Balancing professional responsibilities with commitments at home is challenging for many working parents, the majority of whom admit to feeling stressed about juggling work and family life. A 2013 survey from the Pew Research Center found that 56 percent of working mothers and 50 percent of working fathers find it difficult to balance their personal and professional responsibilities. While the same survey found that only 23 percent of mothers feel they spend too little time with their children, those figures doubled for fathers. Finding more time for family can seem impossible, especially as children get older and get more involved in school and extracurricular activities. Kids growing up and getting more active in school and in their social lives tends to coincide with parents advancing in their careers and taking on more responsibilities at work. But no matter how hectic family schedules become, parents and kids can work together to find more time for one another.
• Commit to nightly family dinners.
Family dinners do more than just ensure kids are eating healthy meals each night. In its “The Importance of Family Dinners VIII” report, the National Center on Addiction and Substance Abuse at Columbia University found that, compared to teens who have fewer than three family dinners per week, teens who ate dinner with their families five or more times per week were one a half times more likely to say their parents knew a great deal or a fair amount about what’s really going on in their lives. The report also found teens who say their parents know very little or nothing at all about their lives were one and a half times more likely to have used marijuana and one and a half times more likely to have used alcohol than teens who said their parents know a great deal or a fair amount about their lives. Nightly family dinners need not include elaborate meals, but parents who find time to have dinner with their children at least five nights per week may end up knowing their kids better and helping their sons and daughters avoid risky behaviors.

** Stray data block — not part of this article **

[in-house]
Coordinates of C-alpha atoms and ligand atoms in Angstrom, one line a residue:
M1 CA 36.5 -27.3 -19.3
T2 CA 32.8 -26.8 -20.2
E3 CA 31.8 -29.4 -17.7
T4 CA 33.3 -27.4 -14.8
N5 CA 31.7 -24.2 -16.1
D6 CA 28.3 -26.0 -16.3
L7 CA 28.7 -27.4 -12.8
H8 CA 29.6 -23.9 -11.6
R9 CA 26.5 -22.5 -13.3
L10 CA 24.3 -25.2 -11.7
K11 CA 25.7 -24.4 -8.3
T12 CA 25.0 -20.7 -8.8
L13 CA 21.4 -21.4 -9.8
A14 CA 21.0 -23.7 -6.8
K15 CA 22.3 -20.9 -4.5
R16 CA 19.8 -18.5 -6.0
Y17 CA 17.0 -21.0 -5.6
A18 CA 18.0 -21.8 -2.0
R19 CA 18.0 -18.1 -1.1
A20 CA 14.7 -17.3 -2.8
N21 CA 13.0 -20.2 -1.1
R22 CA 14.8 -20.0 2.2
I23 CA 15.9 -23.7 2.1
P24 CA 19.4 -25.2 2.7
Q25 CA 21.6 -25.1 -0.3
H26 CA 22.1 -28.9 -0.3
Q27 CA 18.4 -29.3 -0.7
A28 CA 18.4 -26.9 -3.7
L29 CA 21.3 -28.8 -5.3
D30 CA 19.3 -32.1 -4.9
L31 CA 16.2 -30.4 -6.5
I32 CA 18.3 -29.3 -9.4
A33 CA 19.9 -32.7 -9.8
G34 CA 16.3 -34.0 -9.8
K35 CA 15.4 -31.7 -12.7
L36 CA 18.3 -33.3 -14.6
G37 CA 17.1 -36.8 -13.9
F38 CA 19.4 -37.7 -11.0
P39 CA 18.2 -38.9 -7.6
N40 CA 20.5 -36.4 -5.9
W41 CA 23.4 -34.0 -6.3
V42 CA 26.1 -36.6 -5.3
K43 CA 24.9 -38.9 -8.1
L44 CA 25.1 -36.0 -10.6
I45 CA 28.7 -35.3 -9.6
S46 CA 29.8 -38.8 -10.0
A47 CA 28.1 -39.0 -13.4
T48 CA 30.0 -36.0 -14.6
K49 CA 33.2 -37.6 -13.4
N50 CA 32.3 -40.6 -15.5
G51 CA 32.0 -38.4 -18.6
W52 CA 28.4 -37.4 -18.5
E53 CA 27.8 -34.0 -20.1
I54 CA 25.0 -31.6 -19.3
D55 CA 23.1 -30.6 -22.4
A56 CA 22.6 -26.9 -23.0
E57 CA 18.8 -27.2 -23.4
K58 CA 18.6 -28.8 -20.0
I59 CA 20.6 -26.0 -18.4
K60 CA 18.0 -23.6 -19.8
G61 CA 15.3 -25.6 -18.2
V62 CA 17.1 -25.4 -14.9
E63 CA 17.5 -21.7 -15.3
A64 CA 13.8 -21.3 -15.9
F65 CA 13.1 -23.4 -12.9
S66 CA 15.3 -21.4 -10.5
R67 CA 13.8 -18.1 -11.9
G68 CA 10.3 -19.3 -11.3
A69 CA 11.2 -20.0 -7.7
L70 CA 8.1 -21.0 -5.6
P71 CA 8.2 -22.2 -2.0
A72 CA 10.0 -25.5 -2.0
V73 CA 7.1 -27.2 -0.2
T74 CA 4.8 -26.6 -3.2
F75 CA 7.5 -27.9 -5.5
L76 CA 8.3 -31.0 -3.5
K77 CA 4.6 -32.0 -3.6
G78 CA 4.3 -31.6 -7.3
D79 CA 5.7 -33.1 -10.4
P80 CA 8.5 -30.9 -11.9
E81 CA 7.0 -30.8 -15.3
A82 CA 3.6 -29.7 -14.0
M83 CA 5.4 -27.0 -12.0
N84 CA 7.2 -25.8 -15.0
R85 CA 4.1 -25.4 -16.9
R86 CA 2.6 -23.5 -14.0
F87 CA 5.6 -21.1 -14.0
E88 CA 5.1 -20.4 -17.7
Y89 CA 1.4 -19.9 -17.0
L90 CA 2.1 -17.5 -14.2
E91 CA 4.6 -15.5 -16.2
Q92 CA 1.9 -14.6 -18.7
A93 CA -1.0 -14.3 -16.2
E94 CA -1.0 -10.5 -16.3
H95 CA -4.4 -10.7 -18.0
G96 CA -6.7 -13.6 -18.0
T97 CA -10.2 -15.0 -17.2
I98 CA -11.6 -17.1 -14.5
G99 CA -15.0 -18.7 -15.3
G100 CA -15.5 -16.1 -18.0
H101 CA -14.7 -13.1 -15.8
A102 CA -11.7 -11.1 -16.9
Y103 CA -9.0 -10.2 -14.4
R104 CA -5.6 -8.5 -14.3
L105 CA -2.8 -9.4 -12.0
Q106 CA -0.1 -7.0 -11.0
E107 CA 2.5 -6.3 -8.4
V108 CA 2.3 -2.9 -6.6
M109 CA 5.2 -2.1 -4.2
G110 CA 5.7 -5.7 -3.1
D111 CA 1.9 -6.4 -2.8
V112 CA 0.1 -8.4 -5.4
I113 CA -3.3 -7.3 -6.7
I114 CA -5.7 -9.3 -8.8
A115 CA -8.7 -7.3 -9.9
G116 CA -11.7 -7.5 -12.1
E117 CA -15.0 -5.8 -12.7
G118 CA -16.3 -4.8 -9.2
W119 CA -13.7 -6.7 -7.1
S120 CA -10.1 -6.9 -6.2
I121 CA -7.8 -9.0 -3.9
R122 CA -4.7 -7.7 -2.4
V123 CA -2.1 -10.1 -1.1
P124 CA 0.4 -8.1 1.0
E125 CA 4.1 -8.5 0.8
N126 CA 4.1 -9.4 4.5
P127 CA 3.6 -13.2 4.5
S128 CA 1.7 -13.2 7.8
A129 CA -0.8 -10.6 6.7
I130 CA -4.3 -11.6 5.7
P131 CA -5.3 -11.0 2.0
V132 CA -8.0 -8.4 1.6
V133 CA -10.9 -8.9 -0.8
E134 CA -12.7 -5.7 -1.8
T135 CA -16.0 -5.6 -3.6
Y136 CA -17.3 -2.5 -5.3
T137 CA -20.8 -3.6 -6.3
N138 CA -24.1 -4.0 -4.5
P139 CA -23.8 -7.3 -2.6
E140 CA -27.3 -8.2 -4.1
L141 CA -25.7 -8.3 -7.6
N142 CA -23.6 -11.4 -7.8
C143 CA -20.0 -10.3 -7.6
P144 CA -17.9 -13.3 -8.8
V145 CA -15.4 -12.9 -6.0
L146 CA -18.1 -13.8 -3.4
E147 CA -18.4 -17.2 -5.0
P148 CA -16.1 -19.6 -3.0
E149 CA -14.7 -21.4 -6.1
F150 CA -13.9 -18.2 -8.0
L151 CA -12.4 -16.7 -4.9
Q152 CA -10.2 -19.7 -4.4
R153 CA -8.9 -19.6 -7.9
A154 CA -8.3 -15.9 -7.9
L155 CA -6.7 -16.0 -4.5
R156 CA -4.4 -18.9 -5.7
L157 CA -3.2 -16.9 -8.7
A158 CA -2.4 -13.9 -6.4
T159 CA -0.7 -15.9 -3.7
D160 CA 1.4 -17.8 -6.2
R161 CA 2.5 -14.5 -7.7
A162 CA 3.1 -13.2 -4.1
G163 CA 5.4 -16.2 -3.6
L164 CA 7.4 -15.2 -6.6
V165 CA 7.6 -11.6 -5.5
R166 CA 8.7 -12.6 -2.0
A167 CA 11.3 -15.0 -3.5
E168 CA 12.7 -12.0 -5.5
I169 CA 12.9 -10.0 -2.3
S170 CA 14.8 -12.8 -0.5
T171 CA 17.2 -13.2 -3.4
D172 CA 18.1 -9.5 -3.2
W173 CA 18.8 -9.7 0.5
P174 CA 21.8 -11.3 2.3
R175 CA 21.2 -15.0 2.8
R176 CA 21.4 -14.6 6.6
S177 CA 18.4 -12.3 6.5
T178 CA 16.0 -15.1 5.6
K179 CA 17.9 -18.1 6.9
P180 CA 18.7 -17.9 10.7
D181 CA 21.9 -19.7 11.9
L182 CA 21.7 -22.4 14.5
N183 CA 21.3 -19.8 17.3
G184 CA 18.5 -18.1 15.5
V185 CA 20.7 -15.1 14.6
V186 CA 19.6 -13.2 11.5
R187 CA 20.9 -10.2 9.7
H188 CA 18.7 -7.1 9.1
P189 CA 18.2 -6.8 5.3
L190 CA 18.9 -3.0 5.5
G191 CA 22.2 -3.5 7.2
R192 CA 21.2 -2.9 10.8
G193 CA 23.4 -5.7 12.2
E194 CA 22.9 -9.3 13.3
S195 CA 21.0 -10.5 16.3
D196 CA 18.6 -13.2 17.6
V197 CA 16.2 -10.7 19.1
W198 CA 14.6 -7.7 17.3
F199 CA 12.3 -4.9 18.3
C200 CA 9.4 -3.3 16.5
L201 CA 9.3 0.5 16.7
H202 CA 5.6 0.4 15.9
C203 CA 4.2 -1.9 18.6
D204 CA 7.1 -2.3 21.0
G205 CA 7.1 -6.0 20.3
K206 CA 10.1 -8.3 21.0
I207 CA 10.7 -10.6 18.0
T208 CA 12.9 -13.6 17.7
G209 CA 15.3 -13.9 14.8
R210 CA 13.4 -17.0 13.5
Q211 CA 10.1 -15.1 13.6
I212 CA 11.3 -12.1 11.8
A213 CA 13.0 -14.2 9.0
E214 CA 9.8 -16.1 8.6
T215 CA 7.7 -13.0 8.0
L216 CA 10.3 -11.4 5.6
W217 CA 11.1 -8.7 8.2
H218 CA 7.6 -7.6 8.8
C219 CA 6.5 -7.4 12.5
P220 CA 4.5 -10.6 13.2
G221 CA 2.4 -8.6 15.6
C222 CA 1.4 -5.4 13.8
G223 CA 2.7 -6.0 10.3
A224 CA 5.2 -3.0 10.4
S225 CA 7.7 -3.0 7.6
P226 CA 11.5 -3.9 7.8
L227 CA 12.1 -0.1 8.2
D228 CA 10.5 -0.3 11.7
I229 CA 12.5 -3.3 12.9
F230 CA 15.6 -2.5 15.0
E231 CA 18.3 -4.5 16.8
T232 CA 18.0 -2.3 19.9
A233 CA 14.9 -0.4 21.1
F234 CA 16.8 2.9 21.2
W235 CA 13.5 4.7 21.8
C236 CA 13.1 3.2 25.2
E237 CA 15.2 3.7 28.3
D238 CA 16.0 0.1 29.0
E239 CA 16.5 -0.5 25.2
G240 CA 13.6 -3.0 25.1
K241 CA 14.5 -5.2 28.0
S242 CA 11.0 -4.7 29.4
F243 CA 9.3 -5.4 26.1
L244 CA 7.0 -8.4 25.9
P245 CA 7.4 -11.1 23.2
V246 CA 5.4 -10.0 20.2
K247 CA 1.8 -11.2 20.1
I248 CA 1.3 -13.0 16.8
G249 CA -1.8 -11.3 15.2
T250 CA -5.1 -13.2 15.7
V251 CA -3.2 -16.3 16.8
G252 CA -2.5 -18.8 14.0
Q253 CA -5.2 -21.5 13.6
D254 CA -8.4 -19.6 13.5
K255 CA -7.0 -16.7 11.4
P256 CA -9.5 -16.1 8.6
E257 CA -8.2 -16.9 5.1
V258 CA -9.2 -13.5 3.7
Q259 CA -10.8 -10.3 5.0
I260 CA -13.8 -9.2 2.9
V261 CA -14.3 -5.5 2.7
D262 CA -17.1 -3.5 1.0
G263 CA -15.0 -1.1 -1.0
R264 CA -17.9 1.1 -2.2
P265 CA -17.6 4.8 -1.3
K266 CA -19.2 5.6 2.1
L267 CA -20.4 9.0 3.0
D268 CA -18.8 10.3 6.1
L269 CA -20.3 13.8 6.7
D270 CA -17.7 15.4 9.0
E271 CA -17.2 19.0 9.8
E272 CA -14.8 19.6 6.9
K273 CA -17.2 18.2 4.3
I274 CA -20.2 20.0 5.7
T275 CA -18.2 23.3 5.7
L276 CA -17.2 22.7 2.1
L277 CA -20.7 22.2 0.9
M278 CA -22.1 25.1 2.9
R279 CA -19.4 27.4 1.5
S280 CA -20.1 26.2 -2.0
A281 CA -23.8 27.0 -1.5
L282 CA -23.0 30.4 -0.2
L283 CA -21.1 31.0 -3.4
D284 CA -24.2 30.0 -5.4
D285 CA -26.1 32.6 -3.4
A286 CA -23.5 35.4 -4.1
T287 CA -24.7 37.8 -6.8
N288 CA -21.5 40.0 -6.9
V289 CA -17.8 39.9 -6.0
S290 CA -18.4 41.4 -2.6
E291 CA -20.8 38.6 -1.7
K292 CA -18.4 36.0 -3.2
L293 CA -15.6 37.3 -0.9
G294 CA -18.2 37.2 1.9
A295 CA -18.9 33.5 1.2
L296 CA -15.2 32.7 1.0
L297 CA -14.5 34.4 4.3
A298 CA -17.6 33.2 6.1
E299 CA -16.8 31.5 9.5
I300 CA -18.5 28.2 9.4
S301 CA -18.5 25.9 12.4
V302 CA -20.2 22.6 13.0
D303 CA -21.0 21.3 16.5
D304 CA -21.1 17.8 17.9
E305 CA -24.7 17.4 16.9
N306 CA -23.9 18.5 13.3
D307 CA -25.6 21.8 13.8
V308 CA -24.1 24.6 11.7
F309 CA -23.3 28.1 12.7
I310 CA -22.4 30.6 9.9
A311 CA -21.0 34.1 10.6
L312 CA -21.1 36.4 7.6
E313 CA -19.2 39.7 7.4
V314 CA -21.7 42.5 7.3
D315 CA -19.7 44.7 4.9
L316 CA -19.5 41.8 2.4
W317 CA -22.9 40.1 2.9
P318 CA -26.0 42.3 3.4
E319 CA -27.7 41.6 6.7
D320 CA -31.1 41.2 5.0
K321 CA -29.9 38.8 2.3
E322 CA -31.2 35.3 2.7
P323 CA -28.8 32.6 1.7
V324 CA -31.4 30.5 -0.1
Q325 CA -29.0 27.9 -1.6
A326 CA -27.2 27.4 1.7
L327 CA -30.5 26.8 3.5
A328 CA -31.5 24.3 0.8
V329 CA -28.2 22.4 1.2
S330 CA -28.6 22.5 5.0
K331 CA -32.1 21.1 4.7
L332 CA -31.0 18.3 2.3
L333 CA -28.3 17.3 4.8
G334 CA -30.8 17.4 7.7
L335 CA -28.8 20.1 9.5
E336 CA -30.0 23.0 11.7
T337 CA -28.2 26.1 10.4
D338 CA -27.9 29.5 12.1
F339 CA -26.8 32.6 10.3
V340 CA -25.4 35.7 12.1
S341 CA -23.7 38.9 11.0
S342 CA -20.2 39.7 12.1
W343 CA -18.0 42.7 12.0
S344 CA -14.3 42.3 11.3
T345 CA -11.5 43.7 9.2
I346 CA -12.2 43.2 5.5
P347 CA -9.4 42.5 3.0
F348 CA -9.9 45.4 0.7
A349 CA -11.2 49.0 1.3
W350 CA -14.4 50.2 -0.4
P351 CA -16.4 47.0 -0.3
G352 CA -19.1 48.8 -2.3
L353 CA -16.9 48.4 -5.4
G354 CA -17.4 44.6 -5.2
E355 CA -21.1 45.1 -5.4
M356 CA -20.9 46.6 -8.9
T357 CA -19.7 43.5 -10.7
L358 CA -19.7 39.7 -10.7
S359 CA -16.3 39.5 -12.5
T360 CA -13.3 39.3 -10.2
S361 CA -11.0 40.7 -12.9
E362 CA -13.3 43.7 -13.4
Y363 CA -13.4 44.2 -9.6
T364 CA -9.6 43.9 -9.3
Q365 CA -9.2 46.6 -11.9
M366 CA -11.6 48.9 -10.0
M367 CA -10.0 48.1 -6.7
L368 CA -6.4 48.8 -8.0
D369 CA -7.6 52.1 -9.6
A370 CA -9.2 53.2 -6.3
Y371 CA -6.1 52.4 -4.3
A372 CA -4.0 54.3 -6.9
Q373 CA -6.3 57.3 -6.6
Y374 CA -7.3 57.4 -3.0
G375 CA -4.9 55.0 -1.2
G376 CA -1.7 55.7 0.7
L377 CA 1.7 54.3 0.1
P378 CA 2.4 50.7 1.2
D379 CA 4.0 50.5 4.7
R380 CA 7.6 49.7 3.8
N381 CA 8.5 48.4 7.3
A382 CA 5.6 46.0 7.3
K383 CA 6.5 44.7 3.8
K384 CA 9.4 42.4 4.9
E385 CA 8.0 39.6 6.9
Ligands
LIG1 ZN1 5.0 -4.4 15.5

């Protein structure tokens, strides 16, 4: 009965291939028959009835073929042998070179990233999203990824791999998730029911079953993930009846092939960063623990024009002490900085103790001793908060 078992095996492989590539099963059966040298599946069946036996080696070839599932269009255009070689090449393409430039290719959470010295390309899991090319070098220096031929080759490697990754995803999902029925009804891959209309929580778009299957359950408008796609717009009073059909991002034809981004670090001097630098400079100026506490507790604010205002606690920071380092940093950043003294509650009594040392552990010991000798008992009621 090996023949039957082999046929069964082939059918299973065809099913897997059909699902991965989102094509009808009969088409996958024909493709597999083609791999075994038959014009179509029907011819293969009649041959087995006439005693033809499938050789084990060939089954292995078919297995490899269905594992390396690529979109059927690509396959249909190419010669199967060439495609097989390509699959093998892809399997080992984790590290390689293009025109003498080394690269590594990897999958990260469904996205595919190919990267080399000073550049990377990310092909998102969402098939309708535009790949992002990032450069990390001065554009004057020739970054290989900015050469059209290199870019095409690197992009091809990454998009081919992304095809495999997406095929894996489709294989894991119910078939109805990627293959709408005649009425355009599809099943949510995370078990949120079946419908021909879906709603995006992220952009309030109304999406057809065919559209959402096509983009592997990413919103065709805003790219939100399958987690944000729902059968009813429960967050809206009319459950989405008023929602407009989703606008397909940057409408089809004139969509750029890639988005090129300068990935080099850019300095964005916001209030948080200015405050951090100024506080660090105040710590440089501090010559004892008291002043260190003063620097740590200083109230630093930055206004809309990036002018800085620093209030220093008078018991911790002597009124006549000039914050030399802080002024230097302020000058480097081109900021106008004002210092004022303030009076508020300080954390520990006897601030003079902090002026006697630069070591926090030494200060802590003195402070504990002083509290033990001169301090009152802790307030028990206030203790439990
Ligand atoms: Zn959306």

• Inquire with your employer about telecommuting.
Telecommuting can be very family-friendly, allowing parents to cut out potentially lengthy commutes and spend more time with their children as a result. George Washington University in Washington, D.C. cites encouraging a better work-life balance for its employees in support of its telecommuting policy. The university notes that employees who have a better balance between their personal and professional lives may benefit from reduced stress and stronger overall health, which benefits the university by reducing healthcare costs. Parents who want to find more time for their families should inquire about telecommuting. Even if it’s just one or two days a week, the benefits can be considerable for both employee and employer.
• Move closer to work.
Commuting consumes a considerable amount of time. In its 2015 ThankYou Premier Commuter Index, Citi found that the average commute in the United States is 45 minutes, and that those commutes cost workers nearly $2,600 per year. By moving closer to their offices, workers can instantly create more time for their families and potentially save themselves considerable amounts of money. Parents need not reinvent the wheel to find more time for their family, which can greatly benefit kids and parents alike.